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Most famous racehorses in history

As long as humans have worked with horses, they've used them for racing. The earliest recorded horse races go back to the Ancient Egyptians, Syrians, and Greeks. It’s retained its popularity throughout history, partially thanks to the entertainment people have had from betting on it. Just like casino games such as shufflemaster slots, blackjack, and roulette, betting on horse racing is thoroughly regulated in Ireland and the UK, as the goal of the above mentioned is to entertain people in a safe and secure manner. Some of the horses that have made some people very rich (and very poor) are the following:


One of the most famous horses in the UK was the thoroughbred Frankel, foaled on the 11th of February 2008. The horse had an illustrious racing career, running in fourteen races and winning every single one! He won famous events, such as the Queen Anne Stakes, Lockinge Stakes, and Champion Stakes, winning multiple awards along the way. However, his career was as short as it was spectacular, retiring in 2012 after winning the Champion Stakes, just two years after his debut.

Red Rum

A thoroughbred steeplechaser, Red Rum was foaled on the 3rd of May 1965 and was arguably one the best jumpers of all time. The steeplechase is a sport that combines the speed and agility of thoroughbred racing with the thrills and excitement of hurdling. Red Rum was amply blessed with both abilities, overcoming a 30-length deficit to win his first Grand National. He then became the first horse to win three Grand Nationals in 1974 and 1977. Beyond his wins, he managed to win back the hearts and minds of the British public during a great recession, overcoming an incurable disease to become one of the best. He retired in 1978 after a hairline fracture.


Foaled in 1957, the oldest horse on our list is Arkle, an Irish thoroughbred. He was an incredibly successful steeplechase racer, winning multiple Cheltenham Gold Cups and Leopardstown Chases. He became a national and worldwide hero because of his success, and many fans from all corners of the globe wrote to Arkle. When it was revealed that two pints of Guinness were a part of his regular feed, the company gave the yard a free supply for Arkle. He won 27 out of 35 races before retiring in 1966 after a bad injury.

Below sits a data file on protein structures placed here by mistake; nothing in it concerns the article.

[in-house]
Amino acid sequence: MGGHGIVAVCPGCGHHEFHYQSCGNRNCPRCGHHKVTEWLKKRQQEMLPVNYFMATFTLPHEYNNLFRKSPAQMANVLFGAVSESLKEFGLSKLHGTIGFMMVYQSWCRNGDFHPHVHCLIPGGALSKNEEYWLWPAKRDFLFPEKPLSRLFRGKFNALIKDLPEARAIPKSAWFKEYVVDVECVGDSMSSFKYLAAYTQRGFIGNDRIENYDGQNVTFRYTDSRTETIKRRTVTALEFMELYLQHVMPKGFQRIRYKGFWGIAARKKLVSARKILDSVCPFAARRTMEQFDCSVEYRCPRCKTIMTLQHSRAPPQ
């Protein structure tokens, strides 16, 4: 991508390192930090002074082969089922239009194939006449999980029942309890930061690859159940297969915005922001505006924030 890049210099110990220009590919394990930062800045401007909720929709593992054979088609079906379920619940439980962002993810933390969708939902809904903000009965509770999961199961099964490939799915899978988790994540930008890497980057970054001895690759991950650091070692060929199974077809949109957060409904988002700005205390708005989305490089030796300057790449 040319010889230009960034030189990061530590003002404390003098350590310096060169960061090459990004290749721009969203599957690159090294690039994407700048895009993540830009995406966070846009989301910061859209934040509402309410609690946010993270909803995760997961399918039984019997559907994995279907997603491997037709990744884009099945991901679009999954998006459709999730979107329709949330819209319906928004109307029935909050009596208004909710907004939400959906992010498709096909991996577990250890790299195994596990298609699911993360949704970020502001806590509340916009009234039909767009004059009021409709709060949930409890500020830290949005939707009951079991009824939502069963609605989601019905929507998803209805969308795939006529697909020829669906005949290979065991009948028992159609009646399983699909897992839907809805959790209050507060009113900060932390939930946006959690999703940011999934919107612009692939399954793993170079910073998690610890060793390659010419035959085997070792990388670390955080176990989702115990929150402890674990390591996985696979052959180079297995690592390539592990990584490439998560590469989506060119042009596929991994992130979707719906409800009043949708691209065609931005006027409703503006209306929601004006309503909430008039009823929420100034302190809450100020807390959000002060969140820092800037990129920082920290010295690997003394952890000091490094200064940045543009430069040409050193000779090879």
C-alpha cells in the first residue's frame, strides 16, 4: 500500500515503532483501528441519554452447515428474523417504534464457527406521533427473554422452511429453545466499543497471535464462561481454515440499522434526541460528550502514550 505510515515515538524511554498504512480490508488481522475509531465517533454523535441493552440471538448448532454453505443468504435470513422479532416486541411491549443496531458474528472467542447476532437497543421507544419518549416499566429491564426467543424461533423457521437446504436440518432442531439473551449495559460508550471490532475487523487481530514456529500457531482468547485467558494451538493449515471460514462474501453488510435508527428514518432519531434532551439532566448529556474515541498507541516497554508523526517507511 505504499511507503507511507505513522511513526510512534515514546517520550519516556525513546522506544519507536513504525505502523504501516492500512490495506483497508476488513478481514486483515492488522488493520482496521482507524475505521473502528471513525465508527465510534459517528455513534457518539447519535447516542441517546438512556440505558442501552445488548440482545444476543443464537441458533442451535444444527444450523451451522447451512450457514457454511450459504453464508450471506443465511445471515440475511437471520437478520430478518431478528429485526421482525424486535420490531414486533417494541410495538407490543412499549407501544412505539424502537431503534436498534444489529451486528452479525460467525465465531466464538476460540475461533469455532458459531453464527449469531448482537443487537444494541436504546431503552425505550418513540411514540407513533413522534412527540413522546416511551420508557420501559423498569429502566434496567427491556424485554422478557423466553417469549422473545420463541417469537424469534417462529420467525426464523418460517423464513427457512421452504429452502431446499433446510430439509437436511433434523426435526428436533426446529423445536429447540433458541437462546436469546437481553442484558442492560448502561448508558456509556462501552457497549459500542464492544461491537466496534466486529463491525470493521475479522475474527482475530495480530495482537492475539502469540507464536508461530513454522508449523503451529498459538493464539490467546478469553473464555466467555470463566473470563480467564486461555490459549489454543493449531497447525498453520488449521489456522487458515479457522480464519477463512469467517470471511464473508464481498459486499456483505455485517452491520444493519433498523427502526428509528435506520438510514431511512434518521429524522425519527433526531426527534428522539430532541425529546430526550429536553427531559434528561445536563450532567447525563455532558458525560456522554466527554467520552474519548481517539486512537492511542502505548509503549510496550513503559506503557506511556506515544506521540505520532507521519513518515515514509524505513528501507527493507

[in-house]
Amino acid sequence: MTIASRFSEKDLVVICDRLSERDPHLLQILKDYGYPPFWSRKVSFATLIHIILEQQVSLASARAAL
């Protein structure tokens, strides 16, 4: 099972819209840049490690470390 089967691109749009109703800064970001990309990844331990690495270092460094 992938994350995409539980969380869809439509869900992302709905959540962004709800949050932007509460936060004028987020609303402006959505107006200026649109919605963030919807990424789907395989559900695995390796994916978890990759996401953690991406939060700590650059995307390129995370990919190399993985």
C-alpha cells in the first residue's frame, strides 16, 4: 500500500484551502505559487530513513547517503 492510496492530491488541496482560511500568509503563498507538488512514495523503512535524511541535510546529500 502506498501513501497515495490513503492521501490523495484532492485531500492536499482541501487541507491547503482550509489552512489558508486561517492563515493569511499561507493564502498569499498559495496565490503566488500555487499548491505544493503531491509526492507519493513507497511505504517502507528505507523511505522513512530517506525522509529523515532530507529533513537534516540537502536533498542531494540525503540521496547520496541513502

Another horse from the Emerald Isle is Galileo, a thoroughbred racehorse foaled on the 30th of March 1998. Despite only running eight races and winning six, Galileo was among the most popular and sought-after sires when he retired. Some of his on-track achievements include wins at the Ballysax Derby, Epsom Derby, and Irish Derby. He won the leading sire in Great Britain and Ireland award twelve times off the track! After debuting in 2000, he retired in 2001 after a gruelling seven-race season.


Arguably the most famous horse of all time is Secretariat. When a horse has a book and a film made about its career, it’s hard not to put his name on a list like this! Foaled on the 30th of March 1970, Secretariat was a thoroughbred racehorse that won many accolades, including the Triple Crown (Kentucky Derby, Preakness Stakes, and Belmont Stakes) in the same year, 1973. His dominance earned him a lot of fans. He became so popular that Newsweek, Sports Illustrated, and Time magazine all featured him on their covers within the space of a week and a movie about him was released in 2010! He retired after two seasons in 1973.


Horse racing has always been more about the horses than the jockeys riding them, each having their own personality and demeanour. While we've listed a few horses we consider the most famous, there are plenty of other horses, such as Seabiscuit, Affirmed, and Seattle Slew, that are certainly worth a mention.